| 
  • If you are citizen of an European Union member nation, you may not use this service unless you are at least 16 years old.

  • Finally, you can manage your Google Docs, uploads, and email attachments (plus Dropbox and Slack files) in one convenient place. Claim a free account, and in less than 2 minutes, Dokkio (from the makers of PBworks) can automatically organize your content for you.

View
 

ClassTricks

Page history last edited by PBworks 13 years, 1 month ago



 

Instances with shared attributes

 

source

 

> > class Stack:

> > list = []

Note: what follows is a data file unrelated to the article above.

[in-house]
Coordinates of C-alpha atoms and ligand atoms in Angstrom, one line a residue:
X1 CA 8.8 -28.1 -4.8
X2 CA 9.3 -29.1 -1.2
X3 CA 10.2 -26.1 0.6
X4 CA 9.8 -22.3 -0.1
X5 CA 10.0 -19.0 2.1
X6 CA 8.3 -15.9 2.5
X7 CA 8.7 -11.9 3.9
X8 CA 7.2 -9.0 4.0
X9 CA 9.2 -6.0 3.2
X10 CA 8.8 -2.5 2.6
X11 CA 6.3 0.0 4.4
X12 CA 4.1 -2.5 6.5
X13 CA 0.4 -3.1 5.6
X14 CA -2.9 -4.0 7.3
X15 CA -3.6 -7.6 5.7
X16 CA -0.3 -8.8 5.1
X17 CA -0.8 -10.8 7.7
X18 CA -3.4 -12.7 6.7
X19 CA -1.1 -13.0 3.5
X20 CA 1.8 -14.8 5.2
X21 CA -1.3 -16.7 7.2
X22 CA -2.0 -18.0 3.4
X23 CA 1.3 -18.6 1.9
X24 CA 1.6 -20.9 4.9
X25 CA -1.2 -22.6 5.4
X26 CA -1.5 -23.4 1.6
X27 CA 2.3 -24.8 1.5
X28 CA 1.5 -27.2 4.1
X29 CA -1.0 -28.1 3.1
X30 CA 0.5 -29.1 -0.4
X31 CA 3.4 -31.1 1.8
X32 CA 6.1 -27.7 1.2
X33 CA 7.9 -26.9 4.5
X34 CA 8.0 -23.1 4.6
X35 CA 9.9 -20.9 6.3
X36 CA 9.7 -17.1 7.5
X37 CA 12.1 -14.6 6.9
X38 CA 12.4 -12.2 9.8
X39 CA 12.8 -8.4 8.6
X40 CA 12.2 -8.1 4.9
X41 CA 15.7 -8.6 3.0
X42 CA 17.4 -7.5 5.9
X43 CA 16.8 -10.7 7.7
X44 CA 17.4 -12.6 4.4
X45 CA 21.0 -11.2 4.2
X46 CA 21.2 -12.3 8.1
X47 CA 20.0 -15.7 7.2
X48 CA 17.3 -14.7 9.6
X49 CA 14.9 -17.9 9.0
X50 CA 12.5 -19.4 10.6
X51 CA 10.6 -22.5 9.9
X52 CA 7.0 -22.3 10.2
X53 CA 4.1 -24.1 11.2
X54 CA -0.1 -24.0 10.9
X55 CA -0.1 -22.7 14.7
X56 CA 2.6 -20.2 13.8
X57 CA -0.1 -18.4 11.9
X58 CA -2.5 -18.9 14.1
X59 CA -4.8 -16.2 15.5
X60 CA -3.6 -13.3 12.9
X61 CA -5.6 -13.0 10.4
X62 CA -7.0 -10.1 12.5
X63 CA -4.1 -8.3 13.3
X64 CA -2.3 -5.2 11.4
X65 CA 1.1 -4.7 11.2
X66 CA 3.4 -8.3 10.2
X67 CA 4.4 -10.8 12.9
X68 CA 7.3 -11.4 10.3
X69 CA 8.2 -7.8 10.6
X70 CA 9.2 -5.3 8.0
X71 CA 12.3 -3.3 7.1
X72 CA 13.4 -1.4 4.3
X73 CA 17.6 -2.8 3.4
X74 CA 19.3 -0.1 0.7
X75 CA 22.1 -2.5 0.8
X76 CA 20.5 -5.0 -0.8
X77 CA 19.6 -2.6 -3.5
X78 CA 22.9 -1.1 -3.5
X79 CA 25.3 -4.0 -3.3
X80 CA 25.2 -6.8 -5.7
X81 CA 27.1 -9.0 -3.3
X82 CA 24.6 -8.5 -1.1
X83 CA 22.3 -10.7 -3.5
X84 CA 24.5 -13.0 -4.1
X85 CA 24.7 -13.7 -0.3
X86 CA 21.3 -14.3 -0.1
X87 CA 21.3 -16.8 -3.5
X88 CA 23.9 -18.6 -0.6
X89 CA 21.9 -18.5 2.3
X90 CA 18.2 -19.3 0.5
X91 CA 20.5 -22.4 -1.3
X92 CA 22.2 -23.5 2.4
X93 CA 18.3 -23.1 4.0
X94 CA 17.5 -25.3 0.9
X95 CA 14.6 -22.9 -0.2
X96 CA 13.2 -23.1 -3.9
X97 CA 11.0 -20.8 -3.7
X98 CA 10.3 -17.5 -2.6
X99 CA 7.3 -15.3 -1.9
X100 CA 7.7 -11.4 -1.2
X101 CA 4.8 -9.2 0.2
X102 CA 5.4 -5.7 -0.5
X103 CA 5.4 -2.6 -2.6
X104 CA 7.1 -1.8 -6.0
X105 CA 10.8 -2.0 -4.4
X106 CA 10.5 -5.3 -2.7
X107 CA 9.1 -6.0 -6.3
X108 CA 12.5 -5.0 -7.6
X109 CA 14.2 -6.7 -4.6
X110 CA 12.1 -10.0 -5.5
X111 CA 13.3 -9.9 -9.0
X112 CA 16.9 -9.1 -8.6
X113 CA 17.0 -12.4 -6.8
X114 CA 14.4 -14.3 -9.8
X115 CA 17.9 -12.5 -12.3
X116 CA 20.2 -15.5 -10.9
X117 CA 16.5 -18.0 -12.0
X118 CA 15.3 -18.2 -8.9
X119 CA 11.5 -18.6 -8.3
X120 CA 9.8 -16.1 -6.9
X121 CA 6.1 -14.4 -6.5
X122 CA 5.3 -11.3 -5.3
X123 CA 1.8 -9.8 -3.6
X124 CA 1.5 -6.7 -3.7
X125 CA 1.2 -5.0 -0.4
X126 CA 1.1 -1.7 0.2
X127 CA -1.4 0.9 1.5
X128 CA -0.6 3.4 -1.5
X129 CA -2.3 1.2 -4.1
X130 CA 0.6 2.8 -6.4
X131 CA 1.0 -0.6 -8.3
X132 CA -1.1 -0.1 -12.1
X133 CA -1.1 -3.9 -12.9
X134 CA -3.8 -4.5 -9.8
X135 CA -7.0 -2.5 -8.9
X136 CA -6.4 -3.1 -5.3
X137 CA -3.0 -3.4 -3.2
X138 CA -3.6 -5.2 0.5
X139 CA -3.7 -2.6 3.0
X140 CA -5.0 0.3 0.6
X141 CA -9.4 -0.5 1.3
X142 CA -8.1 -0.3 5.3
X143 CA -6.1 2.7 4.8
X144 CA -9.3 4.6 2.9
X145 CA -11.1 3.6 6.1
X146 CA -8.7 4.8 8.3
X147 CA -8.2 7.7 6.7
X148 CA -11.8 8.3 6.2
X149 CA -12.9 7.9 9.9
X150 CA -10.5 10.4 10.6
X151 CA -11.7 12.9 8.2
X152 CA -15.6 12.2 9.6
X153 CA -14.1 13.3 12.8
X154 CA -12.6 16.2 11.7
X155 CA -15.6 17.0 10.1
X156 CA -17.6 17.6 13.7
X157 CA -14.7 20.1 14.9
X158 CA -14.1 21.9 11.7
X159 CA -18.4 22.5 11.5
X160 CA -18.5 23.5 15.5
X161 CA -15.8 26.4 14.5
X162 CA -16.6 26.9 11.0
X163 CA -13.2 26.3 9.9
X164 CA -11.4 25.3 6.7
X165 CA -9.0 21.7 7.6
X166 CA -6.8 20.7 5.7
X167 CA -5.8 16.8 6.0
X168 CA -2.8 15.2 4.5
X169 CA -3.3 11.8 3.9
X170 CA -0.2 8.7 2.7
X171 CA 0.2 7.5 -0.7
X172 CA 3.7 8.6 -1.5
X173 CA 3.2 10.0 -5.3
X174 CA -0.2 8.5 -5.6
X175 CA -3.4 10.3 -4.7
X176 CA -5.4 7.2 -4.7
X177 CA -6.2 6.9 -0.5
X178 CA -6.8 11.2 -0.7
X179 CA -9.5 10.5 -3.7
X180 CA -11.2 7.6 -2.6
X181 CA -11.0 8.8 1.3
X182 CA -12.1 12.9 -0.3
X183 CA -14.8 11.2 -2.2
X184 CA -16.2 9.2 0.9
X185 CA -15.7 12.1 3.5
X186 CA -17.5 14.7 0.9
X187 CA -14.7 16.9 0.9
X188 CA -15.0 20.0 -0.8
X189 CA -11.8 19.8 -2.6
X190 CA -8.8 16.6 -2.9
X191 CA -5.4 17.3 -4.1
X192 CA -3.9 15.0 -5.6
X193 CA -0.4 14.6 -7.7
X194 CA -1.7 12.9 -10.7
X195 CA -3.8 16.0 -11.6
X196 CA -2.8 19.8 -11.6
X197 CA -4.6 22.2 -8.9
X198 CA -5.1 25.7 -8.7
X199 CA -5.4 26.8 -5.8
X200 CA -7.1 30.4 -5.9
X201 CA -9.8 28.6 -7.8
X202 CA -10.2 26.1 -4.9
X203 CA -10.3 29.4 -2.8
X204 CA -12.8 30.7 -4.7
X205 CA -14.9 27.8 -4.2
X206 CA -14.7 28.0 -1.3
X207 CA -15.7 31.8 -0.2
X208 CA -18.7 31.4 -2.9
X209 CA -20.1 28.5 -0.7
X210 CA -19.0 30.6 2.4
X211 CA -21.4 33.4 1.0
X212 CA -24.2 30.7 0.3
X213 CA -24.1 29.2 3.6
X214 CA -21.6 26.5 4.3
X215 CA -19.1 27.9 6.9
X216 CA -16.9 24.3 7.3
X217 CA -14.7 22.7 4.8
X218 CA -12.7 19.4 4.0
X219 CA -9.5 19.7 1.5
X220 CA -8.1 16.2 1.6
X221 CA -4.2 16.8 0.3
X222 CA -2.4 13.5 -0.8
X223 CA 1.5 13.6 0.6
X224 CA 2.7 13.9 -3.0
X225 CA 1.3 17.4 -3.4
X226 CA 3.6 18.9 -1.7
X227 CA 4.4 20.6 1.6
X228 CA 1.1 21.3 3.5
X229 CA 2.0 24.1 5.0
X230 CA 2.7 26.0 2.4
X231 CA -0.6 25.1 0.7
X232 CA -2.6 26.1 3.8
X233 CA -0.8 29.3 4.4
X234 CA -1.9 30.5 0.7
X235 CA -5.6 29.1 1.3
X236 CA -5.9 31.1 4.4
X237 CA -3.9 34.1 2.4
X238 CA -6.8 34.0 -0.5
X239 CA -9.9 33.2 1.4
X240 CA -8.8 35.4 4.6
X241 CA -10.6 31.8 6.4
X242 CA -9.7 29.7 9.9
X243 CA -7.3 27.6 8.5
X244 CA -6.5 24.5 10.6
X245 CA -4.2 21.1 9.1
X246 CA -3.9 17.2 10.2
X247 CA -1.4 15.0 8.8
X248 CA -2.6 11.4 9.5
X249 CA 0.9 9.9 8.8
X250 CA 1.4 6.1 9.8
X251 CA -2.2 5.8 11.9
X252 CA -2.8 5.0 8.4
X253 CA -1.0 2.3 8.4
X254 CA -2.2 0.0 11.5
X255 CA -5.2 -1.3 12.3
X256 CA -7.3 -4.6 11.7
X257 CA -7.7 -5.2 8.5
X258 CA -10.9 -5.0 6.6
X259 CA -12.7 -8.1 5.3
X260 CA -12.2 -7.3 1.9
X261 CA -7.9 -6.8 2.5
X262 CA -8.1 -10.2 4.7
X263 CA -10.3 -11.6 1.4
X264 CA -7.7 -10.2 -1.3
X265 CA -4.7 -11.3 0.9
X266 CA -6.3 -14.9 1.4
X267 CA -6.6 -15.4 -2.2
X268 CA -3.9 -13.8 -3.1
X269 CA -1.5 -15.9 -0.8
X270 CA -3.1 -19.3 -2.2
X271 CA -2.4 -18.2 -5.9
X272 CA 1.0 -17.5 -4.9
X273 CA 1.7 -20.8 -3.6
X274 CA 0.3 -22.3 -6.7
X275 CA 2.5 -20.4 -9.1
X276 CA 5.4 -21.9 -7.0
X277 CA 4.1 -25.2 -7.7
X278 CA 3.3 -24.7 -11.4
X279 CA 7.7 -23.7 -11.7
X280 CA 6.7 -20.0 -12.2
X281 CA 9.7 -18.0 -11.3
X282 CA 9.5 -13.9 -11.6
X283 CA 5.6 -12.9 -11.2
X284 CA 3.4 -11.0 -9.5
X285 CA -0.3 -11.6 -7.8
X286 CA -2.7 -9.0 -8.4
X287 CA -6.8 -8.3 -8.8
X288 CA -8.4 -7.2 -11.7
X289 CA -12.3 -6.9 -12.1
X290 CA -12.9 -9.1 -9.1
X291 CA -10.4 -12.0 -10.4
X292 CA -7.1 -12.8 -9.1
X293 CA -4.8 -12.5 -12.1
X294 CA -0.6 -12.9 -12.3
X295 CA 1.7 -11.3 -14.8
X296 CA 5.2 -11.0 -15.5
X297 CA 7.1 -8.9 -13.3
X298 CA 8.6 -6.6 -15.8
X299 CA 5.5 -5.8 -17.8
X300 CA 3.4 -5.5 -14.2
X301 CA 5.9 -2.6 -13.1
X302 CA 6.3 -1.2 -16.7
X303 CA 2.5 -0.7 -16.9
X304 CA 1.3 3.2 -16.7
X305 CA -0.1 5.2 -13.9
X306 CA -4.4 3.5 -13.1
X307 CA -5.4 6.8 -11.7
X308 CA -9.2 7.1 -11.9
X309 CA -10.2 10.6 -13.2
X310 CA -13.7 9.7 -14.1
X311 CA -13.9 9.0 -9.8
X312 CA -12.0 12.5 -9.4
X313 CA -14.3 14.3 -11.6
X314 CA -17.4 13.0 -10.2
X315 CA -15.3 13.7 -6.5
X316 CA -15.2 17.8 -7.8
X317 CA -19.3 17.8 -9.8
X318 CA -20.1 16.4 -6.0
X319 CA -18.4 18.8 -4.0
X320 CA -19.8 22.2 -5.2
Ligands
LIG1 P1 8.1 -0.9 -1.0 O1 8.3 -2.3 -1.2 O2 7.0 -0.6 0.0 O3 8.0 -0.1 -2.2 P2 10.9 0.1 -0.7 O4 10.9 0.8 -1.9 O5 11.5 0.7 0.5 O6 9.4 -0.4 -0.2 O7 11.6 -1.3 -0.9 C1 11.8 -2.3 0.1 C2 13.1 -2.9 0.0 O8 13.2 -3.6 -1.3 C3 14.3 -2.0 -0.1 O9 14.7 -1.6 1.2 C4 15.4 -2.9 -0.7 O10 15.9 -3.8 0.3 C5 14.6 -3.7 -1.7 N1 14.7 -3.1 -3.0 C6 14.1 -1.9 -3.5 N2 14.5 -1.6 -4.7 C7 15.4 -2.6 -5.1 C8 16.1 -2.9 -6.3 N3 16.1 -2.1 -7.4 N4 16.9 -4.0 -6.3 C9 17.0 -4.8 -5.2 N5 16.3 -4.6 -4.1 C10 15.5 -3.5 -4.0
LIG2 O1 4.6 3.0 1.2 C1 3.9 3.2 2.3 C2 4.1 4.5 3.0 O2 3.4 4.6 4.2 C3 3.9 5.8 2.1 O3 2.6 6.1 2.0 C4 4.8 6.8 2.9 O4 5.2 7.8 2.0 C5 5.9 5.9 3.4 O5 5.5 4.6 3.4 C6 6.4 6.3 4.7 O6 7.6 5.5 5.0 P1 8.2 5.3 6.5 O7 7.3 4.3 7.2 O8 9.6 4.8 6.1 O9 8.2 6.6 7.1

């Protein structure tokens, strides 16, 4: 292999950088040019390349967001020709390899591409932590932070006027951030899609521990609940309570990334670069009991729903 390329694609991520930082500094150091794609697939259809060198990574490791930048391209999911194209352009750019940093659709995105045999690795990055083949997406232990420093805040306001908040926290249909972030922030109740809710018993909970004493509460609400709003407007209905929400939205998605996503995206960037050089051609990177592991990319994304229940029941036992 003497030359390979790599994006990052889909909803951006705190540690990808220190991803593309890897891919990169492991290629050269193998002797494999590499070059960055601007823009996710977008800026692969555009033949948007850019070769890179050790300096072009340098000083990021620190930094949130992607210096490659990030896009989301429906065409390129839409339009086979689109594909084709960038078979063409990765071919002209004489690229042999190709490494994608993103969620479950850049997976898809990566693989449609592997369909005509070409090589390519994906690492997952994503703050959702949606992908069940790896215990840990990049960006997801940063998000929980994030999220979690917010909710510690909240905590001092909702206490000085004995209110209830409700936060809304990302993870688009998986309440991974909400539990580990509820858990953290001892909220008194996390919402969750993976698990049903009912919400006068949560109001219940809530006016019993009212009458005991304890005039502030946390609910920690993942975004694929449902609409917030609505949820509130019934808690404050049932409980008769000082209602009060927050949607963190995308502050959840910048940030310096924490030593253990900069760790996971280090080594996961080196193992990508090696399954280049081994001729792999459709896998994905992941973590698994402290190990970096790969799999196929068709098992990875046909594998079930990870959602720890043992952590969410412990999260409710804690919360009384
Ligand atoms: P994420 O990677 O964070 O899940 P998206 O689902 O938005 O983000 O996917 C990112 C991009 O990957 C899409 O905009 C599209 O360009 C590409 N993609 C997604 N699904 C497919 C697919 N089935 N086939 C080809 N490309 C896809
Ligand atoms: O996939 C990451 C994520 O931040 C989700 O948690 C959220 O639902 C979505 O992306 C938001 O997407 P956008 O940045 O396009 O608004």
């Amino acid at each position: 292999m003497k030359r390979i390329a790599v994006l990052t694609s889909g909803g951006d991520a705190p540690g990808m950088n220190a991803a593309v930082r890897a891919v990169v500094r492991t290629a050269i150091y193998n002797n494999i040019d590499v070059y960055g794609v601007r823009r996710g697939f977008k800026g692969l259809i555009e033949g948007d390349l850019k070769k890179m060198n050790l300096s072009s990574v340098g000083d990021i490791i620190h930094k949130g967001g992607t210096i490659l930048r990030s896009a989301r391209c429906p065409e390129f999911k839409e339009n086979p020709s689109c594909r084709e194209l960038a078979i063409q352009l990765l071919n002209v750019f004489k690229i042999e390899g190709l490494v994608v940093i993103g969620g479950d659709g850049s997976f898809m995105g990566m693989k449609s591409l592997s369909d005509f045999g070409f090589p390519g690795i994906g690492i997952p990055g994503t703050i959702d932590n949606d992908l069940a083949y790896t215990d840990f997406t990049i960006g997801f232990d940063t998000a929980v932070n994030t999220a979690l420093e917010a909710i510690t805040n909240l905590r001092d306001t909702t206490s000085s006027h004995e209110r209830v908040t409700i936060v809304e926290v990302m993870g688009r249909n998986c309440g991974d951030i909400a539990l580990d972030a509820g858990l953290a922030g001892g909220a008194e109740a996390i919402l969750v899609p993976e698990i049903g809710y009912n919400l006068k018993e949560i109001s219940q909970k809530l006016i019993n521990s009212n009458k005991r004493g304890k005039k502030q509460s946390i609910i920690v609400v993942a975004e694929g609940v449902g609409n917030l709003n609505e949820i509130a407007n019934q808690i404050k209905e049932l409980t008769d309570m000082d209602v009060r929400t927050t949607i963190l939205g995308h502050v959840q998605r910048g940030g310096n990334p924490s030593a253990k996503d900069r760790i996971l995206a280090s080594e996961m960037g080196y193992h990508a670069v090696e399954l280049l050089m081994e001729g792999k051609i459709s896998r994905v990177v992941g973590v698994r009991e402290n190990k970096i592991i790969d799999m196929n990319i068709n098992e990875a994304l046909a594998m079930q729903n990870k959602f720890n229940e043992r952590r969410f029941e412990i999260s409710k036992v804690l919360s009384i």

> Okay, this has me a little weirded-out. How is this different from

> def __init__(self):

> self.list = []

 

When you access an attribute of an instance but the instance does not have an attribute with the required name Python looks for the attribute in the class instead. So in the first case it would look as though each instance has a 'list' attribute, but it is the same value shared between all instances. In the second case each instance has its own 'list' attribute.

 

Q: Do I need getters/setters like in java?

 

A: NO! use `__get__` method on properties. Read the docs for the built in `property()` function. It's a nice mechanism to actually avoid all those getters and setters because you can turn "simple" attributes into "computed" attributes without changing the API of the objects.

Comments (0)

You don't have permission to comment on this page.